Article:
The Feed

The Moyo blog features diverse voices and perspectives related to our topics.

Waters Rising: Floods in South Carolina

Posted October 8, 2015

Over the weekend, record rainfall in South Carolina has led to devastating floods. There are many communities and families hit by these floods, leaving them without important resources. Today on The Feed, we hear from South Carolina resident, Melanie C. Gordon, the director of Ministry with Children, Discipleship Ministries of The United Methodist Church.  Melanie wrote, What Every Child Should Experience: A Guide for Teachers and Leaders in United Methodist Congregations, and Children’s Ministry Guidelines for the 2013-16 Quadrennium. She also blogs at regularly on issues that impact how children grow in faith.  She offers stories of those experiencing the flood and challenges us to get involved with the relief efforts. Click here to donate to UMC relief efforts in South Carolina.


By Melanie C. Gordon

When I was three years old, my parents, my older brother and I, moved from Greenville County in the Piedmont of South Carolina to Williamsburg County in the Low Country for my father to take the position of Director of Student Affairs at Williamsburg Technical College in Kingstree, South Carolina. He grew up in a tiny community called Cades, right outside Kingstree. I loved and continue to cherish that year in Kingstree as it informed the way that I engage in community. Each day after preschool, my Aunt Joyce would take care of me and we would walk to the store for Push-Ups Pops. Sometime during the week, my grandmother would take us along to visit those who were shut in. On Saturday mornings, I tagged along with my dad to see my great-grandfather Calvin “Papa” Cooper. We perched on the porch while my dad shaved him and I entertained him with all the songs I learned in preschool that week. Sundays were spent attending Bethesda UMC with my extended family where my favorite spot was on my grandfather’s lap during worship. Following worship, we gathered at my grandparents’ home for Sunday dinner. Due to unimaginable flooding, that same community finds itself physically isolated from the world today, and for many days to come.

Despite water all around these communities, there is no clean water to drink. In many places there is no water for bathing or flushing toilets.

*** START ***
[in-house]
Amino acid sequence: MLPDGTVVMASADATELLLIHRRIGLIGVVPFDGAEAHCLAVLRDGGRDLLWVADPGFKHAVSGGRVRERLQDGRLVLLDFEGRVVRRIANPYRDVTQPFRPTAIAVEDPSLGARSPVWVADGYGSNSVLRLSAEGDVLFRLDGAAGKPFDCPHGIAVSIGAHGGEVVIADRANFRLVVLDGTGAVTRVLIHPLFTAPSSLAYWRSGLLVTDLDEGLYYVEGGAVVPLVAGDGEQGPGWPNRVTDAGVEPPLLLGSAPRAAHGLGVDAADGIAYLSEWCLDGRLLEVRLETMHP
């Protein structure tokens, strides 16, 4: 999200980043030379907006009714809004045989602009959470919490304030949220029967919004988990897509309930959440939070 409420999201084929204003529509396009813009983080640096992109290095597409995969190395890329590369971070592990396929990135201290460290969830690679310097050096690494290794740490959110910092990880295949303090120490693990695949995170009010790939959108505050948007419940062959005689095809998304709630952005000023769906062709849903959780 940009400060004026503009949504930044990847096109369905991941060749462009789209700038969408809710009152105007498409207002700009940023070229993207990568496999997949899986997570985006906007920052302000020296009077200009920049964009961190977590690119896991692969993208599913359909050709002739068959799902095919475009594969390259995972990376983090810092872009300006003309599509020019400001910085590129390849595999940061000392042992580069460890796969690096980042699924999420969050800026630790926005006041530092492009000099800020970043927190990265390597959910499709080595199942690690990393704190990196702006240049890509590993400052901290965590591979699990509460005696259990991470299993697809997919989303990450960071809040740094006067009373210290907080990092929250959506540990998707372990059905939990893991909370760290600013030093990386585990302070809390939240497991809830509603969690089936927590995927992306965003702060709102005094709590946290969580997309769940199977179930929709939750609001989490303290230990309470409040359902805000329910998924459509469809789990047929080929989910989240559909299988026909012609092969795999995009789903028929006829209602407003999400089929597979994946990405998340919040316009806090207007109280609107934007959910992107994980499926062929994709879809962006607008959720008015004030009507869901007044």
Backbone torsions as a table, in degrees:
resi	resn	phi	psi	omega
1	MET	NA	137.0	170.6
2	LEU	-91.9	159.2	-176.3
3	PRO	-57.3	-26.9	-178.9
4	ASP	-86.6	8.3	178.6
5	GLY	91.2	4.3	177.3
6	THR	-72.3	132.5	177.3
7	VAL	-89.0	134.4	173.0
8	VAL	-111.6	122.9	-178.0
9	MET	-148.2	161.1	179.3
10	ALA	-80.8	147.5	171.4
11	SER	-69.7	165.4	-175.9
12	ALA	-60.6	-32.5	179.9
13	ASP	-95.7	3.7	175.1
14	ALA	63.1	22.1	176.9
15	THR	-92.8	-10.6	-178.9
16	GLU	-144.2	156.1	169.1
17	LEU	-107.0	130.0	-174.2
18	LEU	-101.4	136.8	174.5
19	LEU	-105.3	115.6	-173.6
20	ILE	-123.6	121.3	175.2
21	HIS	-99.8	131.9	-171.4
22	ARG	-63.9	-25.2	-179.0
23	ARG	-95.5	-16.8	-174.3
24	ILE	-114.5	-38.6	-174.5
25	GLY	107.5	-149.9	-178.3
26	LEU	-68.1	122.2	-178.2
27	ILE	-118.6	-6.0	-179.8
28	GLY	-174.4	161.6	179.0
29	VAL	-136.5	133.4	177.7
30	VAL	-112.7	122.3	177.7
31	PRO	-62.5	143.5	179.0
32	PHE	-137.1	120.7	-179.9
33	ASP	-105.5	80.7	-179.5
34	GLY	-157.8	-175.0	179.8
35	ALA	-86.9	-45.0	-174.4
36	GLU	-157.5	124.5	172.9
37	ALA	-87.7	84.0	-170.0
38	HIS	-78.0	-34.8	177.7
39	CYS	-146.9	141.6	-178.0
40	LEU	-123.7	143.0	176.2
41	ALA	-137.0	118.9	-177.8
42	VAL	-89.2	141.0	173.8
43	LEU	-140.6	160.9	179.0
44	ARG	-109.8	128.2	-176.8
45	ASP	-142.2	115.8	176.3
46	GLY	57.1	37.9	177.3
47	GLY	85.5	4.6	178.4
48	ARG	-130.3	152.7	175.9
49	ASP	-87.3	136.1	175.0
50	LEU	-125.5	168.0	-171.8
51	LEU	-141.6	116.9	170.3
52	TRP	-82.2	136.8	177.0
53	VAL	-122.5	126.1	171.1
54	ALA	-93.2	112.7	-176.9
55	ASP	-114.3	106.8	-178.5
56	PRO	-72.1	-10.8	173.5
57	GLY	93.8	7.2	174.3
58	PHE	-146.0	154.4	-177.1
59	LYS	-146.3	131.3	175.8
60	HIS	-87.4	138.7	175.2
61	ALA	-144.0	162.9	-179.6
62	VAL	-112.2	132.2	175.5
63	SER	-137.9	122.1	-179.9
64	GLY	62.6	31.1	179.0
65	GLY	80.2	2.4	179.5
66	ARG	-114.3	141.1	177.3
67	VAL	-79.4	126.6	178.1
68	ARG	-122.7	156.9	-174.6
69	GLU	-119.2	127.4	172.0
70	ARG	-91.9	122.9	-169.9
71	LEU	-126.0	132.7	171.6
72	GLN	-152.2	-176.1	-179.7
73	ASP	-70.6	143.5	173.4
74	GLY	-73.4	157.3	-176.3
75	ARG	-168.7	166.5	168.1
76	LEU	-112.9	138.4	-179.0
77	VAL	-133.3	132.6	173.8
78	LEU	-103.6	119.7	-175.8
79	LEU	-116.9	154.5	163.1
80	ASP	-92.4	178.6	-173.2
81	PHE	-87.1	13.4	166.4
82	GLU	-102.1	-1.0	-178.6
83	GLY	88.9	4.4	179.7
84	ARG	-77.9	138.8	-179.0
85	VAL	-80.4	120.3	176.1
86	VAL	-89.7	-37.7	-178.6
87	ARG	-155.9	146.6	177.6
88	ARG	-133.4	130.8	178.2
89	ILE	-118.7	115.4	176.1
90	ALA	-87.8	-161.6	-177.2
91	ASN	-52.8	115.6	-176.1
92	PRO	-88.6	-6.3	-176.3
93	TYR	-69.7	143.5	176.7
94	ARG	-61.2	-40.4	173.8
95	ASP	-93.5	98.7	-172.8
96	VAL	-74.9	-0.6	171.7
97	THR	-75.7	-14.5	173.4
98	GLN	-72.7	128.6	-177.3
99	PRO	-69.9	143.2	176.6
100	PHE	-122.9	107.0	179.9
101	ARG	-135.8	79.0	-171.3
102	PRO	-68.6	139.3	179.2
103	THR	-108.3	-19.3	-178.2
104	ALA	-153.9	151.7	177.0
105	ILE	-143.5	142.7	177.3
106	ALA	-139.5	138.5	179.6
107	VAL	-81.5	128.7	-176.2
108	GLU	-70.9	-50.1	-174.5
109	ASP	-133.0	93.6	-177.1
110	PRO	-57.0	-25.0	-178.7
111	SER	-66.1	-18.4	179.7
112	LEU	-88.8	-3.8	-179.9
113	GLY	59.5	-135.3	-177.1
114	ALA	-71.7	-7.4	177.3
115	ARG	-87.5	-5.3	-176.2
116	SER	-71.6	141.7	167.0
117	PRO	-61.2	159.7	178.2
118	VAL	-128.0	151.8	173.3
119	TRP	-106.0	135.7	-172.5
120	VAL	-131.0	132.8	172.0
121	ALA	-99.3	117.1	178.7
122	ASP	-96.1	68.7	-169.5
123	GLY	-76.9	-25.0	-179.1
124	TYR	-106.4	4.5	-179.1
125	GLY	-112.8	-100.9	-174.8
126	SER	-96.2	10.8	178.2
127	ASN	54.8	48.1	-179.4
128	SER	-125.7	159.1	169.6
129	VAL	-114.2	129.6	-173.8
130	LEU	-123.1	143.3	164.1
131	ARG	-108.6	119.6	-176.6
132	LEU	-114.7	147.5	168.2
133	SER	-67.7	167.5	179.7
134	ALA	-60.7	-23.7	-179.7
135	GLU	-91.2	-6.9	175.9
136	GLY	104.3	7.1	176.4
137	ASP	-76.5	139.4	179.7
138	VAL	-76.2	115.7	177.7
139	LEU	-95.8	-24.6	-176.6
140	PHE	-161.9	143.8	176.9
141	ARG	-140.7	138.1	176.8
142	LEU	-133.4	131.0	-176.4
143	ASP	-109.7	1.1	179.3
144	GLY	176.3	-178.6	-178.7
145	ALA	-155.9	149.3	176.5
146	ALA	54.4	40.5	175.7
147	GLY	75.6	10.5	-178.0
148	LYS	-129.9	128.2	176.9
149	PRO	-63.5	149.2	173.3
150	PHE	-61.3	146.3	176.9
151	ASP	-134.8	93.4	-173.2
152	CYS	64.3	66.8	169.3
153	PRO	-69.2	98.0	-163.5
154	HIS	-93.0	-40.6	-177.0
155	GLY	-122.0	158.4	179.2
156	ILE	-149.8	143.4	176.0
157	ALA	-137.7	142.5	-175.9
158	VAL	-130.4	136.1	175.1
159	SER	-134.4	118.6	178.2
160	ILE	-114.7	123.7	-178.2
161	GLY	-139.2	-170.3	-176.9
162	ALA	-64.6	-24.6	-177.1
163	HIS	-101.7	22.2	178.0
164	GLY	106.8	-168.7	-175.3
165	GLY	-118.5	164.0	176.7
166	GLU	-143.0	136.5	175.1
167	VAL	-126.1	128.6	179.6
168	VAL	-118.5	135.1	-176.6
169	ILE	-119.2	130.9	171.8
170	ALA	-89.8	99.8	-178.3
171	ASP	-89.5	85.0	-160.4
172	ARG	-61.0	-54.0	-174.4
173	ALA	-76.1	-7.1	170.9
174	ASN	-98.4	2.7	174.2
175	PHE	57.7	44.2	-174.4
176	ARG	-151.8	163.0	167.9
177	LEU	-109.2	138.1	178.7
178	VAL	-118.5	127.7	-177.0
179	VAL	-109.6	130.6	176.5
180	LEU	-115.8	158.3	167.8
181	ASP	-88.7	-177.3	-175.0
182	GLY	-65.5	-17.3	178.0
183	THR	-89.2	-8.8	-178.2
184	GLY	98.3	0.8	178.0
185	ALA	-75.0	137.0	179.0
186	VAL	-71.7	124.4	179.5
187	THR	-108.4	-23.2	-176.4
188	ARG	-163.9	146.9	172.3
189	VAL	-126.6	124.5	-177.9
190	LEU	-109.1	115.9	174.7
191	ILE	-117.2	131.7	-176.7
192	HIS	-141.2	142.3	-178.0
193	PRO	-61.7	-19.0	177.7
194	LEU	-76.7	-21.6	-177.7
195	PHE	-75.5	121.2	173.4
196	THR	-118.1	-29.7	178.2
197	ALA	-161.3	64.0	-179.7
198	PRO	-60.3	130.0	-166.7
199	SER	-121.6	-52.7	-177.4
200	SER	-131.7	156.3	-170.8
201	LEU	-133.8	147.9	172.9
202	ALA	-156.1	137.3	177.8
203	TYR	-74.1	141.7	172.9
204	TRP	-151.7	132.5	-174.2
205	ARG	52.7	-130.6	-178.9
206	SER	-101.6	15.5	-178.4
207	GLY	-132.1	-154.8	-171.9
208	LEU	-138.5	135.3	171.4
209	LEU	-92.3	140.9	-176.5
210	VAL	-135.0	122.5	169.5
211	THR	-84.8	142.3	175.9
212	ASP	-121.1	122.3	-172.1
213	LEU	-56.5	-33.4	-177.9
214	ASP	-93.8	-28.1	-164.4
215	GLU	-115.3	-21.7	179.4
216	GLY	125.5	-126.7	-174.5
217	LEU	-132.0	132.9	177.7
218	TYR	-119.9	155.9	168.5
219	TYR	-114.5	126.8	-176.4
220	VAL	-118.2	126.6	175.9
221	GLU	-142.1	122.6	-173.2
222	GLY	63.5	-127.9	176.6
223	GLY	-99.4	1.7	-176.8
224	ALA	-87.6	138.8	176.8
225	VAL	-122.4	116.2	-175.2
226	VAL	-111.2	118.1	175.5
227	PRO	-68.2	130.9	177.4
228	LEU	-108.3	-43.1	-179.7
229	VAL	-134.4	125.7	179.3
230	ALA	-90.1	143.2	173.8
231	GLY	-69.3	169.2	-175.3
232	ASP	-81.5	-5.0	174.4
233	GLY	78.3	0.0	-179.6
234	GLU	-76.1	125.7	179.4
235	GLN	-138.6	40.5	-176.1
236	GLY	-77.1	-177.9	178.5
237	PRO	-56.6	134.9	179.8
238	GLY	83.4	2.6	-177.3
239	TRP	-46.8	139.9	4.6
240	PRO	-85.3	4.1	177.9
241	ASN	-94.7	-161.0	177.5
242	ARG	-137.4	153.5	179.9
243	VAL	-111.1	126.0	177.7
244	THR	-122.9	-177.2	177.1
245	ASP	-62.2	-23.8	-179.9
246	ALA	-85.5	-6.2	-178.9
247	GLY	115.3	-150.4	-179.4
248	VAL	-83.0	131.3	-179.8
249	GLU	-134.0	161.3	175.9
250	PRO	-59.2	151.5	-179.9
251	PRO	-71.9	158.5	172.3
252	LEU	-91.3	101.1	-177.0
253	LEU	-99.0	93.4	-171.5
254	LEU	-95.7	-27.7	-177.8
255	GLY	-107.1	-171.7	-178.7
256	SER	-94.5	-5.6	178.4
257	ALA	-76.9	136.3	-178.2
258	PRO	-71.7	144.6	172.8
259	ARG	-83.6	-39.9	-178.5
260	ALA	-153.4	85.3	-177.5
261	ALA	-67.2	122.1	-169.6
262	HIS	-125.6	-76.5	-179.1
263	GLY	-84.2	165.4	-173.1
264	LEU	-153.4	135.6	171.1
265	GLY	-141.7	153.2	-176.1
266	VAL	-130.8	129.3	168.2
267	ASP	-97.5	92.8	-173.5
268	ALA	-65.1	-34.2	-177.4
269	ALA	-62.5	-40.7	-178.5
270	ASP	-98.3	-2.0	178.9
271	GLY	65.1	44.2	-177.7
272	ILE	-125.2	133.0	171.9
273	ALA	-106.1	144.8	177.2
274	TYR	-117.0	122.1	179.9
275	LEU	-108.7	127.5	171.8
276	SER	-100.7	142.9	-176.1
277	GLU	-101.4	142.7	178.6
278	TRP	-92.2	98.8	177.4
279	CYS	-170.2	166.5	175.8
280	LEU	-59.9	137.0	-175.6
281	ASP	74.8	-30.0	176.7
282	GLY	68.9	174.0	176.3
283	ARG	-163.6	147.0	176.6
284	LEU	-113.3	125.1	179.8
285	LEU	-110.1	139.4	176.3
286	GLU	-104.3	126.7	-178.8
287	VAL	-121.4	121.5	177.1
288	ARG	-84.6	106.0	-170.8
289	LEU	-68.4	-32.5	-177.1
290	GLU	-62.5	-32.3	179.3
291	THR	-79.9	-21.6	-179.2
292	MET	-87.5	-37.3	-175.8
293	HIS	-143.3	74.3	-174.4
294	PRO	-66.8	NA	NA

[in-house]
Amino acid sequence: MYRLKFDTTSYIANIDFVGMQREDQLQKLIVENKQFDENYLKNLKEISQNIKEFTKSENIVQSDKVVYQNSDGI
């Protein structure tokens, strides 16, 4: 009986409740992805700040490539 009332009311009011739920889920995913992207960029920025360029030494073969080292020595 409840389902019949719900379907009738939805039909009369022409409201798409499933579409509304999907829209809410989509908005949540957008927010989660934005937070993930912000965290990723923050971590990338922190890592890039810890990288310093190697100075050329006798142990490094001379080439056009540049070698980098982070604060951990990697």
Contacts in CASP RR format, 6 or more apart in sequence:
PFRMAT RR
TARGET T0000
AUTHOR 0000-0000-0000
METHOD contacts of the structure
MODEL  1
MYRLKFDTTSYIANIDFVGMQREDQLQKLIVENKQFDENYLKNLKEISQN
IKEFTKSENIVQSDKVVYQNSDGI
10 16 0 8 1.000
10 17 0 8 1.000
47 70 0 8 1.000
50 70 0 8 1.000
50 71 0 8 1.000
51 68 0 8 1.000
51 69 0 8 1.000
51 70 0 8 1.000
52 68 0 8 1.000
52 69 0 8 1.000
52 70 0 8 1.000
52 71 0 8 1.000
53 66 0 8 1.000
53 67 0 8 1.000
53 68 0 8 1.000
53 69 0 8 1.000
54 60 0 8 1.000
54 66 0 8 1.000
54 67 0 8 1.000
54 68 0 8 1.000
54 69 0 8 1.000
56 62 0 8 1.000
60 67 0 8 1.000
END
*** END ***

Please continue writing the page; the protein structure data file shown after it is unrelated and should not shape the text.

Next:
Our little house in Kingstree is now in the middle of recent and ongoing flooding along with so many homes in the neighborhood. There are some homes with no damage, and others that took on five feet or more of water. A newly repaired bridge is now gone. Some businesses in this small town are complete losses. This becomes even more challenging when the next town is twenty miles away. Kingstree is not alone. The story is the same in numerous towns across the Midlands and Low Country in South Carolina. Despite water all around these communities, there is no clean water to drink. In many places there is no water for bathing or flushing toilets. One of the main roads into Kingstree crosses the Black River which crested above the bridge, and is impassable. In the words of my cousin, Reverend J. Jeanette Cooper, who is pastor of Mount Zion UMC that sits two streets over from our old house, “Kingstree is an island.”

This is what is means to be community. This is what it means to be the hands and feet of God in this world.

But Kingstree is not alone in this struggle. United Methodist Committee on Relief, The Red Cross, and other organizations are working diligently to serve those in need. People around South Carolina are praying and raising funds to support these efforts. People around the country are offering assistance and prayers. This is what is means to be community. This is what it means to be the hands and feet of God in this world. As in many of our counties impacted by the flood waters, religious leaders are coming together to respond to the needs of people in their communities. Reverend Cooper is heading up Ministerial Alliance, an interdenominational organization in Williamsburg County tasked with emergency management. She stresses the immediate need for water, diapers, and flood kits, and the continued need for clergy to provide physical, spiritual, and emotional guidance over the next several months. The people in Williamsburg County are offering hope to one another by checking on neighbors and homes. The congregation of Mount Zion UMC invited the neighborhood to a Fish Fry to fellowship and give thanks for no loss of life in their community. Stories of thankfulness and hope abound. It reminds me of hearing Mahalia Jackson singing from the stereo in our living room on Sunday mornings, “If I can help somebody along the way, my living shall not be in vain”.

My year in Kingstree, South Carolina offered me the first glimpses of what is meant by loving God and neighbor, and it is being lived out in the loving response to people in the path of the flood. In my early formation I learned that water is life and too much water devastates, but without water there is no life. In baptism, we are “given new birth by water and the Spirit” – perfect water that allows us to put our “whole trust” in God’s grace. 

Through this storm and after the water recedes, how will we embody our baptism?